Excitement and Possibility by Bill Swainson
(An extract from My BCLT 30th Anniversary Edition)
I first went to the British Centre for Literary Translation in 1991. It had recently won support from the Arts Council and been encouraged to establish a pool of outside advice, so it was as a literary advisor that I first met Max Sebald and Adam Czerniawski, the director and his able deputy. I felt an impostor from the beginning, because if anyone was in need of literary advice it was me.
I already knew of Adam through his work as the editor of The Burning Forest: Modern Polish Poetry, but Max was an unknown quantity. The serious, engaging, modest, ironical and occasionally peppery director of a bold experiment as I discovered him to be, was also, it turned out, an author and his new book Die Ausgewanderten (The Emigrants) had just appeared on Hans Magnus Enzensberger’s ‘Die Andere Bibliothek’ list at Eichborn Verlag in Frankfurt. Adam insisted that I consider it – ‘Max would never push himself forward,’ he said – so I asked two English poets living in Germany to write reports – Michael Hulse working at Deutsche Welle in Cologne and John Hartley Williams teaching at the Free University in Berlin – and both came back saying in very different ways that it was an extraordinary book and should be published. I was then working with Christopher MacLehose at Harvill, and that is where the first three books – The Emigrants, The Rings of Saturn and Vertigo – appeared in English translations by Michael Hulse from 1996. I have written about editing Max in Issue 48 of In Other Words, and Michael has written about the experience of translating him in Jo Catling and Richard Hibbitt’s incomparable Sebald handbook, Saturn’s Moons. Not all authors are so fortunate in their champions, nor are all literary advisors so richly and unexpectedly rewarded.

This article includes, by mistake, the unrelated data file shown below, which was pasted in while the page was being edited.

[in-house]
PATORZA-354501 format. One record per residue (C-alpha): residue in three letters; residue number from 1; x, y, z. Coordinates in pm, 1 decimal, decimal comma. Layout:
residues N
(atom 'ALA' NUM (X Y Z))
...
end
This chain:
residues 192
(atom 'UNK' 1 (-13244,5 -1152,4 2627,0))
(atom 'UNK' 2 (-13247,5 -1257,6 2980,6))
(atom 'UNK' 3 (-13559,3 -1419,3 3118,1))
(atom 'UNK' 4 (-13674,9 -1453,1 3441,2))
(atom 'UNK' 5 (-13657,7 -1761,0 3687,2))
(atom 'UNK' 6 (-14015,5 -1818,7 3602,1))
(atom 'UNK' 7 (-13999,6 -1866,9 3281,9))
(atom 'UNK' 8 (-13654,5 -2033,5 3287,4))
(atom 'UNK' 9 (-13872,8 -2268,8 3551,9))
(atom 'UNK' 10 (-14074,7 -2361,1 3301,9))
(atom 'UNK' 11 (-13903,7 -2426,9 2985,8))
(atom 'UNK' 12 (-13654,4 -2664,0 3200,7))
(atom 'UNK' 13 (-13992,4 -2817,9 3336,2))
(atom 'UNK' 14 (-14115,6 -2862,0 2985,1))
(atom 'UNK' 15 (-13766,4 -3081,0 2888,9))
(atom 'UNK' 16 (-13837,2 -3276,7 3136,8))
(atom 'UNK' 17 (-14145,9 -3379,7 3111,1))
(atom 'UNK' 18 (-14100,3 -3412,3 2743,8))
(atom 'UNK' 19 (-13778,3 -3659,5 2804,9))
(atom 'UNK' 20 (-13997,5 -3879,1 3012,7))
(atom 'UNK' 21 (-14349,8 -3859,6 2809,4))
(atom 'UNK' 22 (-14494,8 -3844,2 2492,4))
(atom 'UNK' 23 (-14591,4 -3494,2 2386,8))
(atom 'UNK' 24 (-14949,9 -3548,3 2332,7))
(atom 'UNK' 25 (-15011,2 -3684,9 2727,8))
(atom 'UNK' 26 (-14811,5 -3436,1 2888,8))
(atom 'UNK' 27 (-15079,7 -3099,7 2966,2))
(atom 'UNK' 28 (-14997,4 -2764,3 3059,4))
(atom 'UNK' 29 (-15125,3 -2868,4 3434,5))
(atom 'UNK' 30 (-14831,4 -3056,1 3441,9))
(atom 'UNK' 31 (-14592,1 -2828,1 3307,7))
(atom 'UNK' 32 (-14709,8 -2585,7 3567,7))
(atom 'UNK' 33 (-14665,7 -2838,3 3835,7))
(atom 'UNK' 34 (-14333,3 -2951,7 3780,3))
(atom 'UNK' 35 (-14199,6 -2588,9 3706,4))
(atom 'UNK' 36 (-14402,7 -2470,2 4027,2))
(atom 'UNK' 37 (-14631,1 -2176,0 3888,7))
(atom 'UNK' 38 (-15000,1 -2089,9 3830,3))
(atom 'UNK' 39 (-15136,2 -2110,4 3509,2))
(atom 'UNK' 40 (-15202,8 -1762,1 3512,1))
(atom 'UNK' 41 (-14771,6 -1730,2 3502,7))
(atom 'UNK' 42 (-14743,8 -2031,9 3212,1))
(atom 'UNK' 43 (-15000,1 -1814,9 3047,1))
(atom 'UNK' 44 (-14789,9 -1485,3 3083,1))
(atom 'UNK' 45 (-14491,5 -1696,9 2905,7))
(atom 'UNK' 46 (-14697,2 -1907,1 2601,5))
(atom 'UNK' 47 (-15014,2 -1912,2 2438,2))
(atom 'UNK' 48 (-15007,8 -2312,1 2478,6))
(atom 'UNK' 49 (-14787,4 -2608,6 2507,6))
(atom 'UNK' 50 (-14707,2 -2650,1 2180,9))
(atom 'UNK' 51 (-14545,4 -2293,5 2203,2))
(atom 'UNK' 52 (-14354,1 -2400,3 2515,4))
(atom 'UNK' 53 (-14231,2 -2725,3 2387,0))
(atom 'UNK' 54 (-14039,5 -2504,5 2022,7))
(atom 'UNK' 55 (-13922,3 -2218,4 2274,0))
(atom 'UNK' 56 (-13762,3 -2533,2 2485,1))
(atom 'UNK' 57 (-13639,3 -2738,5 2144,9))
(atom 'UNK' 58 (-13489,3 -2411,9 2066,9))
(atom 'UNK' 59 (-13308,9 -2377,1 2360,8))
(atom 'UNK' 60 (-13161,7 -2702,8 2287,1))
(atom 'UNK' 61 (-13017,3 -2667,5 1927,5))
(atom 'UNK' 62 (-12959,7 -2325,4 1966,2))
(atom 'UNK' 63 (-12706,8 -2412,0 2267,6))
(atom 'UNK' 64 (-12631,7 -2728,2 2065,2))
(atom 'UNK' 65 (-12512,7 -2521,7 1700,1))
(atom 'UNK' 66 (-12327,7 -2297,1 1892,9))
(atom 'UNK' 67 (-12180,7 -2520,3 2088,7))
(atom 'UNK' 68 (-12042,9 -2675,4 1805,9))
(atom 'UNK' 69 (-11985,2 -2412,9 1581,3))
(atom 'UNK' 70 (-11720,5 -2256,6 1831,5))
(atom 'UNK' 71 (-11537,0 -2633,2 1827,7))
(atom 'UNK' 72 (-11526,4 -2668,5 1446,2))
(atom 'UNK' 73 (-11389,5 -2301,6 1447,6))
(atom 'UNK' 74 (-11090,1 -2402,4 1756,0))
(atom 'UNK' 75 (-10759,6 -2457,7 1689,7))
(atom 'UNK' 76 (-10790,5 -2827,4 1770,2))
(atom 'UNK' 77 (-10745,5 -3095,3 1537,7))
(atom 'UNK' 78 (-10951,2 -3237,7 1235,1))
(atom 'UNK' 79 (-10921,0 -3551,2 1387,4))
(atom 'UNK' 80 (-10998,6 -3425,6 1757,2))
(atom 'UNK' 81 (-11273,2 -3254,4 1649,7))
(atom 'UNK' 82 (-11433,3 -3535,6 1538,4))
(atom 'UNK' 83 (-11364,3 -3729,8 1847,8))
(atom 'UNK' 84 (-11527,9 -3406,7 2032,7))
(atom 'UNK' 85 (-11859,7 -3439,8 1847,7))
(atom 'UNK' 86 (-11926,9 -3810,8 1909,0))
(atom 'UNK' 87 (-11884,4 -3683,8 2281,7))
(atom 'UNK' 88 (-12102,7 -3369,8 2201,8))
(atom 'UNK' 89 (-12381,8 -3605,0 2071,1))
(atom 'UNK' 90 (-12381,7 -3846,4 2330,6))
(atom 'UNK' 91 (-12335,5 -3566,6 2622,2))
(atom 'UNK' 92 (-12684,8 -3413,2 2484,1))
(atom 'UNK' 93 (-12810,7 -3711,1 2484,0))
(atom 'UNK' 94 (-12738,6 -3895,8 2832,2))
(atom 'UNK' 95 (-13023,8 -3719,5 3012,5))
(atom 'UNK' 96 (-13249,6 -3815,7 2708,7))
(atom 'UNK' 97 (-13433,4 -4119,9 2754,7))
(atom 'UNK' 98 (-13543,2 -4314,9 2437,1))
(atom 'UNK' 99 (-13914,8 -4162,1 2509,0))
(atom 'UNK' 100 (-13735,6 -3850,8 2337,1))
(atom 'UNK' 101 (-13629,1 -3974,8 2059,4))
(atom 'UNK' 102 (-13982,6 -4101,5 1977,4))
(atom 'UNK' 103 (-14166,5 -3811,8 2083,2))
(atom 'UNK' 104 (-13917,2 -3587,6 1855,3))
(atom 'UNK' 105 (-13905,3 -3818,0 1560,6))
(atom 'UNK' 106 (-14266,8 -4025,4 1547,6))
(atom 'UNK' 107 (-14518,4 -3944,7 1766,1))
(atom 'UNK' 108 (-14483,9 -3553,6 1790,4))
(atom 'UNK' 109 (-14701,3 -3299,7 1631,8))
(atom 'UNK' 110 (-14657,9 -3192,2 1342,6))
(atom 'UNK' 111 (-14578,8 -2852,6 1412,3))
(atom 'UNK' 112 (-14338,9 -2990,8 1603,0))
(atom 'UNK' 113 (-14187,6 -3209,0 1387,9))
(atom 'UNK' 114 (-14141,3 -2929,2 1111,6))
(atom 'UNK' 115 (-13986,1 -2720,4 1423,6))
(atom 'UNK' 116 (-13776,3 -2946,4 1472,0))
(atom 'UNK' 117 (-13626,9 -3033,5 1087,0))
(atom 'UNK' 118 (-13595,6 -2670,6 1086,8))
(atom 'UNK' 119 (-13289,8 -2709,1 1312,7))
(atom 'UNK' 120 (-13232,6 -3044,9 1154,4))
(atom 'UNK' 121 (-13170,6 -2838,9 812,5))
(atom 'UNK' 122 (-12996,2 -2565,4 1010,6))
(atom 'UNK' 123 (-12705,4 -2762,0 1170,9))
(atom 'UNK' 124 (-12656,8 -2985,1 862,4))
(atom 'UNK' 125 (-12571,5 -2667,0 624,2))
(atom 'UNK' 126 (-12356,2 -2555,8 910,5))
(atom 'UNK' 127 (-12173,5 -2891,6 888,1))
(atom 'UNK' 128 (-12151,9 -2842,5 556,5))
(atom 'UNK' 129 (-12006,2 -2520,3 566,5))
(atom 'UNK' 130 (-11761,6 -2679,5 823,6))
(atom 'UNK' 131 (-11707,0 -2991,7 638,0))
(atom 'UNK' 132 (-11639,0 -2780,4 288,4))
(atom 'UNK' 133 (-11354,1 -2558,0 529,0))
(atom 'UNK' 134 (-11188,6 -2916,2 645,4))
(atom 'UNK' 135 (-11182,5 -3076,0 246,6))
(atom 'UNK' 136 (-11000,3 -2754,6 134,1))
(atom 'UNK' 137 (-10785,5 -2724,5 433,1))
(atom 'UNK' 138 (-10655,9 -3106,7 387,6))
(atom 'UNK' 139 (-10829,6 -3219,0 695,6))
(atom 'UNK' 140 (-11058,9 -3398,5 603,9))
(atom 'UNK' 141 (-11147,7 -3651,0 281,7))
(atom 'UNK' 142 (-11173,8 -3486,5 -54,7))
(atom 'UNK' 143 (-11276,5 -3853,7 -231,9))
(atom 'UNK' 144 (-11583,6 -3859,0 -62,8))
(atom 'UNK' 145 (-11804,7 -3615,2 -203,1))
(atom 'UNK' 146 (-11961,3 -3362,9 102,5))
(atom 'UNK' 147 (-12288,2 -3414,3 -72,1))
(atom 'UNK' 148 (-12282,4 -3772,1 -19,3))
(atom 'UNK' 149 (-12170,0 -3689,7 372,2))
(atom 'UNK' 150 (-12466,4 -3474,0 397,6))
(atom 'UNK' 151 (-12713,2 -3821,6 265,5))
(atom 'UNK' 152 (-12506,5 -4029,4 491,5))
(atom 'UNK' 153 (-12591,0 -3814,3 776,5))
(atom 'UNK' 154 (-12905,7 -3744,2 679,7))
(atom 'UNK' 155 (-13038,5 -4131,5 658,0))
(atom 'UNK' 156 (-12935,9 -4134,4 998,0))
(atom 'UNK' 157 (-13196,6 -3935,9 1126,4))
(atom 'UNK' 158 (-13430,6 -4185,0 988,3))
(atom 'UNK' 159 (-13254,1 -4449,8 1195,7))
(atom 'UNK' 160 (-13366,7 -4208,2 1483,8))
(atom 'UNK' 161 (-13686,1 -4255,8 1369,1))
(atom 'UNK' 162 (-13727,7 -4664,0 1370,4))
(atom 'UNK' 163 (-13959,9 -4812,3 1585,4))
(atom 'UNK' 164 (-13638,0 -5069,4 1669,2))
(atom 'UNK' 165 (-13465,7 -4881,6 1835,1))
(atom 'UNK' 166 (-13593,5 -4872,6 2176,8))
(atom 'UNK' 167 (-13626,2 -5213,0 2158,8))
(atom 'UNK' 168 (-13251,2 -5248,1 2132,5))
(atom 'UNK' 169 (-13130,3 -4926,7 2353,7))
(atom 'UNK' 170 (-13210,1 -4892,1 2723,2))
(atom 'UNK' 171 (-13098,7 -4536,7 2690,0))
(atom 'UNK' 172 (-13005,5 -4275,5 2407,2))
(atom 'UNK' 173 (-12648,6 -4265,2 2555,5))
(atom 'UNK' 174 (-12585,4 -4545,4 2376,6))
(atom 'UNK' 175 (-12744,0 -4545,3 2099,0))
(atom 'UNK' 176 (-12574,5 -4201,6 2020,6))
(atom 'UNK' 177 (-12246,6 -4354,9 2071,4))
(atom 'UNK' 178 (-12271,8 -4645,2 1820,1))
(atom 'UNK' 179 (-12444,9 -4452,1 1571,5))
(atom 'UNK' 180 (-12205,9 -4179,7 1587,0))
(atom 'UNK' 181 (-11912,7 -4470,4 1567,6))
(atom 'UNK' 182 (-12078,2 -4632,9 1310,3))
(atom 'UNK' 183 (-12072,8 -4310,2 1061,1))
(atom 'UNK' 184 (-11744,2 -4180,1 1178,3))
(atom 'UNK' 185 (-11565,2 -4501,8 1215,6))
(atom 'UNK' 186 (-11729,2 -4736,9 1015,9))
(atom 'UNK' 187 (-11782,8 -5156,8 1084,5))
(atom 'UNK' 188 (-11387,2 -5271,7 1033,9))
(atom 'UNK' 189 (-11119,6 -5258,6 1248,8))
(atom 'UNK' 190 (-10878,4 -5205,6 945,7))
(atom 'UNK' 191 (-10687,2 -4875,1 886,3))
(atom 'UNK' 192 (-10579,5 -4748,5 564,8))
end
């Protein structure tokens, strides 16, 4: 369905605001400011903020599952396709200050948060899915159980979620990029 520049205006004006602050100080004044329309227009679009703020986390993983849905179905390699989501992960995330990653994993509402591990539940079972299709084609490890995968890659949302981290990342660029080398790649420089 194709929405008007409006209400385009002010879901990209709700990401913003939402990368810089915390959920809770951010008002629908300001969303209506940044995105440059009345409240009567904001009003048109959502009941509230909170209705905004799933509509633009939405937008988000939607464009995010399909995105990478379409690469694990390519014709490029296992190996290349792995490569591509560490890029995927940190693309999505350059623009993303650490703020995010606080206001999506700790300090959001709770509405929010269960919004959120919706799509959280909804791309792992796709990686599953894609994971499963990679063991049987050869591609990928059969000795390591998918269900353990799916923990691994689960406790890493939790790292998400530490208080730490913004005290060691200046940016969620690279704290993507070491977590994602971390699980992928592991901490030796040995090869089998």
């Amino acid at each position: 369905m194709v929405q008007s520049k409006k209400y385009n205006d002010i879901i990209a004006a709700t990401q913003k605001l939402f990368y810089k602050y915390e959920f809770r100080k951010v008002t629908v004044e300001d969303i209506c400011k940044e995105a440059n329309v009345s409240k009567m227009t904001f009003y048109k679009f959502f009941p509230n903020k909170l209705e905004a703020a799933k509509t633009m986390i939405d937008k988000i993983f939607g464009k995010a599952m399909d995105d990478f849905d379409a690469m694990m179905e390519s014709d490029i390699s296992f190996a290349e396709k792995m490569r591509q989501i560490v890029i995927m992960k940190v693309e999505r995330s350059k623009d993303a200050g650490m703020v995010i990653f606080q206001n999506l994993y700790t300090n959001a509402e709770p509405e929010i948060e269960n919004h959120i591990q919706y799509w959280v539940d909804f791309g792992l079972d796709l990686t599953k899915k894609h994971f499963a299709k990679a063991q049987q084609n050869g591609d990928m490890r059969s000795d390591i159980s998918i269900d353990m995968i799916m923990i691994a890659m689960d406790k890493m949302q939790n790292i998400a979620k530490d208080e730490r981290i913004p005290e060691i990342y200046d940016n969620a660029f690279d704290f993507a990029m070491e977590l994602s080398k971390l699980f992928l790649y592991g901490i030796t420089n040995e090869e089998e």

Initially, BCLT offered 4-week bursaries for translators translating from any European language into any other European language, and provided accommodation, the use of a library and, perhaps most important of all, a community of fellow translators and academics. When I joined the advisory board, there was great excitement about plays, especially Polish plays, and Janet Garton already had the Norvik Press under way. It was clear that in addition to his many other qualities Max was both a supportive colleague and a great encourager of others’ efforts.